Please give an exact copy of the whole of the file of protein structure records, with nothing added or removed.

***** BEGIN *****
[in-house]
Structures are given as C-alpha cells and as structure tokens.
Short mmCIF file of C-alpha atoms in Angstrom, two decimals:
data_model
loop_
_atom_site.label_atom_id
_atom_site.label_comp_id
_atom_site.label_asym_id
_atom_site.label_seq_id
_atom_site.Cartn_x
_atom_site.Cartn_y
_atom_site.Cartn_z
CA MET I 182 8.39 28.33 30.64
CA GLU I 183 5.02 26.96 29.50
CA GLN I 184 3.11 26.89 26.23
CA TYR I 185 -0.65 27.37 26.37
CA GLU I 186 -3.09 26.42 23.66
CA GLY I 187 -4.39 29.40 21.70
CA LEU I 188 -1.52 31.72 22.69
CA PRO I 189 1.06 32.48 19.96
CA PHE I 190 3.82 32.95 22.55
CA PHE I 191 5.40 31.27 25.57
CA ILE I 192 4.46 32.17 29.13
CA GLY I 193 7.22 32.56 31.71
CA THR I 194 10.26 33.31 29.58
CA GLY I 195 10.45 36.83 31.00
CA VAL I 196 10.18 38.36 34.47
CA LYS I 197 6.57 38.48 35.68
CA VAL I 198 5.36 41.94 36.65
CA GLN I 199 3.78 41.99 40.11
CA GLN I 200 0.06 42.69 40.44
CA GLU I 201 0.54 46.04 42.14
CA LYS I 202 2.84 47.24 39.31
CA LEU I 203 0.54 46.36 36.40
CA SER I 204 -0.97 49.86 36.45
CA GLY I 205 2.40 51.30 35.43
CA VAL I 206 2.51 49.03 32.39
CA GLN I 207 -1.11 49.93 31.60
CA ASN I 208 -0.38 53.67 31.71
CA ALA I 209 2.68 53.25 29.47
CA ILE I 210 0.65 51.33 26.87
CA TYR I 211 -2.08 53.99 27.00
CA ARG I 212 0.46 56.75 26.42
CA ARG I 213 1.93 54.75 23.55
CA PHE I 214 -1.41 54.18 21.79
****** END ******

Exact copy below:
[in-house]
Structures are given as C-alpha cells and as structure tokens.
Short mmCIF file of C-alpha atoms in Angstrom, two decimals:
data_model
loop_
_atom_site.label_atom_id
_atom_site.label_comp_id
_atom_site.label_asym_id
_atom_site.label_seq_id
_atom_site.Cartn_x
_atom_site.Cartn_y
_atom_site.Cartn_z
CA MET I 182 8.39 28.33 30.64
CA GLU I 183 5.02 26.96 29.50
CA GLN I 184 3.11 26.89 26.23
CA TYR I 185 -0.65 27.37 26.37
CA GLU I 186 -3.09 26.42 23.66
CA GLY I 187 -4.39 29.40 21.70
CA LEU I 188 -1.52 31.72 22.69
CA PRO I 189 1.06 32.48 19.96
CA PHE I 190 3.82 32.95 22.55
CA PHE I 191 5.40 31.27 25.57
CA ILE I 192 4.46 32.17 29.13
CA GLY I 193 7.22 32.56 31.71
CA THR I 194 10.26 33.31 29.58
CA GLY I 195 10.45 36.83 31.00
CA VAL I 196 10.18 38.36 34.47
CA LYS I 197 6.57 38.48 35.68
CA VAL I 198 5.36 41.94 36.65
CA GLN I 199 3.78 41.99 40.11
CA GLN I 200 0.06 42.69 40.44
CA GLU I 201 0.54 46.04 42.14
CA LYS I 202 2.84 47.24 39.31
CA LEU I 203 0.54 46.36 36.40
CA SER I 204 -0.97 49.86 36.45
CA GLY I 205 2.40 51.30 35.43
CA VAL I 206 2.51 49.03 32.39
CA GLN I 207 -1.11 49.93 31.60
CA ASN I 208 -0.38 53.67 31.71
CA ALA I 209 2.68 53.25 29.47
CA ILE I 210 0.65 51.33 26.87
CA TYR I 211 -2.08 53.99 27.00
CA ARG I 212 0.46 56.75 26.42
CA ARG I 213 1.93 54.75 23.55
CA PHE I 214 -1.41 54.18 21.79